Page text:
James Cameron shares some surprising details from the making of his blockbuster Titanic, which celebrates 25 years since its release next month.
In a new video interview with GQthe iconic director revealed that he almost didn’t end up choosing Leonardo DiCaprio or Kate Winslet – whose romance starred whose careers as iconic movie stars were bolstered by the Oscar-winning landmark film.
While considering actors to play his star-crossed lovers on the doomed ocean liner, Cameron explained that he had initially had someone like Gwyneth Paltrow in mind for Rose, and that while Winslet had been suggested as an option, he feared she was. Lots of dress-up.
“I actually didn’t see Kate at first,” he said in the video. “She’s done a number of other historical dramas as well, and she’s developed a reputation as ‘Corset Kate’ doing historical stuff.” (True, the Reader’s actress’ three credits before “Titanic” were also costume dramas — “Sense and Sensibility” in 1995, followed by “Jude” and “Hamlet” a year later.)
Cameron went on to say that he was afraid that putting Winslet in the role would “look like the laziest in the world”, but nonetheless agreed to meet her in the end. Of course, he thought she was “cool,” and the rest is history.
Meanwhile, there were some initial hiccups with DiCaprio.
After an initial “hysterical” meeting with the Heartthrob actor, in which all the women in the production office somehow ended up in the boardroom along with Cameron, DiCaprio was invited back to do a screen test with Winslet, who by that point had already been cast. .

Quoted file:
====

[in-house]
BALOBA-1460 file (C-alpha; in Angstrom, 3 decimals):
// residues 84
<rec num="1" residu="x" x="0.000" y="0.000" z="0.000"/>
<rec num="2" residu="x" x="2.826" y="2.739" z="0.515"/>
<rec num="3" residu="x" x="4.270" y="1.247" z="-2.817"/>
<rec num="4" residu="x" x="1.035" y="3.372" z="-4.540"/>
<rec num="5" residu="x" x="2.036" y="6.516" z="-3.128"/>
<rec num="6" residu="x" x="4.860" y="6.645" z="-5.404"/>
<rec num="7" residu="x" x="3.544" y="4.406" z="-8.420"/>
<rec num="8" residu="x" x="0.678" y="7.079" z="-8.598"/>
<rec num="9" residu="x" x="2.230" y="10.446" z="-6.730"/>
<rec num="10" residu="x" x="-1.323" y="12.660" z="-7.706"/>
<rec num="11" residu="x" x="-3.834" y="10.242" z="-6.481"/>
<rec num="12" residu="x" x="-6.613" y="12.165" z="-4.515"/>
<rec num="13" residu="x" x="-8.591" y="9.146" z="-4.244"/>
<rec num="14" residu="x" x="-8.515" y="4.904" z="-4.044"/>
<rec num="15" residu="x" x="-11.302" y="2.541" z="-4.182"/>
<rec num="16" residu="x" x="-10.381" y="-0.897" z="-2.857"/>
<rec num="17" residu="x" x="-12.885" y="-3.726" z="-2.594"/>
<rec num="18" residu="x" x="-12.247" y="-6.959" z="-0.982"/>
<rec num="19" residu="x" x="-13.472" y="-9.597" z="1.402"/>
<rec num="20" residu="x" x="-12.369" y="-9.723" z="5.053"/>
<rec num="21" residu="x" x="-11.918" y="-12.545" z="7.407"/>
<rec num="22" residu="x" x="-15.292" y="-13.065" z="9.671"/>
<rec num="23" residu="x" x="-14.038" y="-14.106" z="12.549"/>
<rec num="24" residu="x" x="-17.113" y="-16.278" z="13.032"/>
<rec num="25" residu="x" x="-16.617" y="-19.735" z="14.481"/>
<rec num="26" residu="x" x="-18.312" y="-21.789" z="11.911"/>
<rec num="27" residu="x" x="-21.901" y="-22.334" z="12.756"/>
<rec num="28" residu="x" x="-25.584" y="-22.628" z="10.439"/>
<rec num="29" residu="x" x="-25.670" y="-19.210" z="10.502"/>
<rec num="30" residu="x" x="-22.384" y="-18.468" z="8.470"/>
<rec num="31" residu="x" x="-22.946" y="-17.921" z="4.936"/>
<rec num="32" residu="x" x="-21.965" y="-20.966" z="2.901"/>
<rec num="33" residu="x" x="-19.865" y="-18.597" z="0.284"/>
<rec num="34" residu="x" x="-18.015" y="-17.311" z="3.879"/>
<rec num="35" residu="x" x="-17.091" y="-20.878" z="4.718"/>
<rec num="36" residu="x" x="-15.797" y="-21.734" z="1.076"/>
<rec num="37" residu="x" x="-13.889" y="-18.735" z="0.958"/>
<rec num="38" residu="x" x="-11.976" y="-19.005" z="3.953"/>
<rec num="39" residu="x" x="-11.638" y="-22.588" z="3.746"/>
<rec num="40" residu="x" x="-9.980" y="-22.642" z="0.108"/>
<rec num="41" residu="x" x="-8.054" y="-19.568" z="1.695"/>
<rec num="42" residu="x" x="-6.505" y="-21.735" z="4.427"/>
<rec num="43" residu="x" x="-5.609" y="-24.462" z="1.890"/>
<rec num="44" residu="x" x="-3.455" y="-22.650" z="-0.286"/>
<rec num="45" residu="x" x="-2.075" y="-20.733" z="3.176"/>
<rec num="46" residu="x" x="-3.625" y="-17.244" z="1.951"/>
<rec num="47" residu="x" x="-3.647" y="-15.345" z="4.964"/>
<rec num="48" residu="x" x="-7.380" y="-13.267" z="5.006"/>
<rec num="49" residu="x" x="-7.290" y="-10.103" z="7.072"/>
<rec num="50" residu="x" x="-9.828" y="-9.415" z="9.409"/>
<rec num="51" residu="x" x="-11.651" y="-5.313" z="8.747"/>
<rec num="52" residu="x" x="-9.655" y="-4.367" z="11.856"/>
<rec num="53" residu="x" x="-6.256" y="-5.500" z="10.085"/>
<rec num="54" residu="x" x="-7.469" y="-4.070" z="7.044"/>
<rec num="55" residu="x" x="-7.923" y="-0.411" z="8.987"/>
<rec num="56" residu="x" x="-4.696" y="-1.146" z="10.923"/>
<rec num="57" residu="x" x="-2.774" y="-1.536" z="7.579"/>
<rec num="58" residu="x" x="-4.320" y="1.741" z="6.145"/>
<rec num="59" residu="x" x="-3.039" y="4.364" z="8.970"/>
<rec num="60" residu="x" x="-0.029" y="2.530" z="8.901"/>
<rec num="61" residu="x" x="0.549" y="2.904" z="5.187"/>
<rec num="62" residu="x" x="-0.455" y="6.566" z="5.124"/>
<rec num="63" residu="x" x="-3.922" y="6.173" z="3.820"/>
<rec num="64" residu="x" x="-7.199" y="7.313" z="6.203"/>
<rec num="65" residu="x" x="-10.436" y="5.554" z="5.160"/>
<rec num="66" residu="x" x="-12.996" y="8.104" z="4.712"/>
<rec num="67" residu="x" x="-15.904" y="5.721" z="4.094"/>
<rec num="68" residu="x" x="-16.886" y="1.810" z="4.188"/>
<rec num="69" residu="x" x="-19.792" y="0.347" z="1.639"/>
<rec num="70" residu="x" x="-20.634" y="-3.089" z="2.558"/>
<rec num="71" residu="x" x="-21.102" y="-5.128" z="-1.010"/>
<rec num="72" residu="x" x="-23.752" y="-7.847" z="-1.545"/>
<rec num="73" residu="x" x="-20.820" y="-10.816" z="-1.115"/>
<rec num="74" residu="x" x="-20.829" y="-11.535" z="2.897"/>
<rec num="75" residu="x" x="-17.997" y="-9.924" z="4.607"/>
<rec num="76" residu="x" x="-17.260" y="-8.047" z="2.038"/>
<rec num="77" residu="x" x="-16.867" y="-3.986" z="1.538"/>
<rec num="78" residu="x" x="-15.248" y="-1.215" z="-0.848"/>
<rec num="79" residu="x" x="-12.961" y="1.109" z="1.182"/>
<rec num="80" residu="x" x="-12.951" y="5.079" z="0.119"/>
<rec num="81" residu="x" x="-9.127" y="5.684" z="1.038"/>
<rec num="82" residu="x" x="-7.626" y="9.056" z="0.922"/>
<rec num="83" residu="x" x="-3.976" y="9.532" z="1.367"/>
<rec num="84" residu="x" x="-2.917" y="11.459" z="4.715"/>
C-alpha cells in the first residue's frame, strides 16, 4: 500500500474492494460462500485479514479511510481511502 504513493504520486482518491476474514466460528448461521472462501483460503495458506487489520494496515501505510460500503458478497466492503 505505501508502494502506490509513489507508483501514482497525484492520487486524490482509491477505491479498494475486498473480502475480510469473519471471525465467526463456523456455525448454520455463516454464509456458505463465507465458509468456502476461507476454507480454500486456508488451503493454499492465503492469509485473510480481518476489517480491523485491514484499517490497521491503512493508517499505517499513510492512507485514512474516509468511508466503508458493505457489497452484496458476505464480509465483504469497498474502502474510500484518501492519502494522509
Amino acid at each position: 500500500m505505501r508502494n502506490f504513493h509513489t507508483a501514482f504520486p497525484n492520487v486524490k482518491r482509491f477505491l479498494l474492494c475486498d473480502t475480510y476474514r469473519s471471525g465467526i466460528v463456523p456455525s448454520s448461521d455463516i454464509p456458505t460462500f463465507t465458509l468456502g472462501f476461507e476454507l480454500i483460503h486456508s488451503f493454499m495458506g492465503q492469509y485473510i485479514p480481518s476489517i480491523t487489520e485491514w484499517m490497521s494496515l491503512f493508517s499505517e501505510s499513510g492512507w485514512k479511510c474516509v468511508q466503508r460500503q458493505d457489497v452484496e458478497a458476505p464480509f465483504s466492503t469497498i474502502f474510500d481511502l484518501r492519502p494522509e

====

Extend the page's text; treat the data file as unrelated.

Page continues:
But when the “Romeo + Juliet” star showed up, he was surprised to learn that he’d have to read the lines and be photographed alongside Winslet to gauge their chemistry on camera.
Cameron described “He came over, thought it was another meeting to meet Kate”.
He remembered telling the pair, “We’re going to run a few lines, and I’m going to shoot them.”
But then DiCaprio — who helmed several films and received an Academy Award nomination for the 1993 film “What’s Eating Gilbert Grape” — told Cameron, “You mean I read? … I don’t read,” implying that he no longer submits to Having to audition for movie roles.
Without missing a beat, Cameron reached out to the star and told him, “Well, thanks for coming.”
The director then explained to DiCaprio the enormity of the project before them, how the film was going to take two years of his life, and how he “wouldn’t do it by making the wrong casting decision.”
Cameron said he told the young actor, “Then you read or you don’t get the part.”
DiCaprio reluctantly submitted to his credit.
Cameron recalled how the actor “lit up” and “became Jack”, creating an electric chemistry with Winslet that is later clearly seen in the movie itself.
“Titanic” sailed into theaters on December 19, 1997 and eventually won 11 Academy Awards, including Best Director for Cameron.
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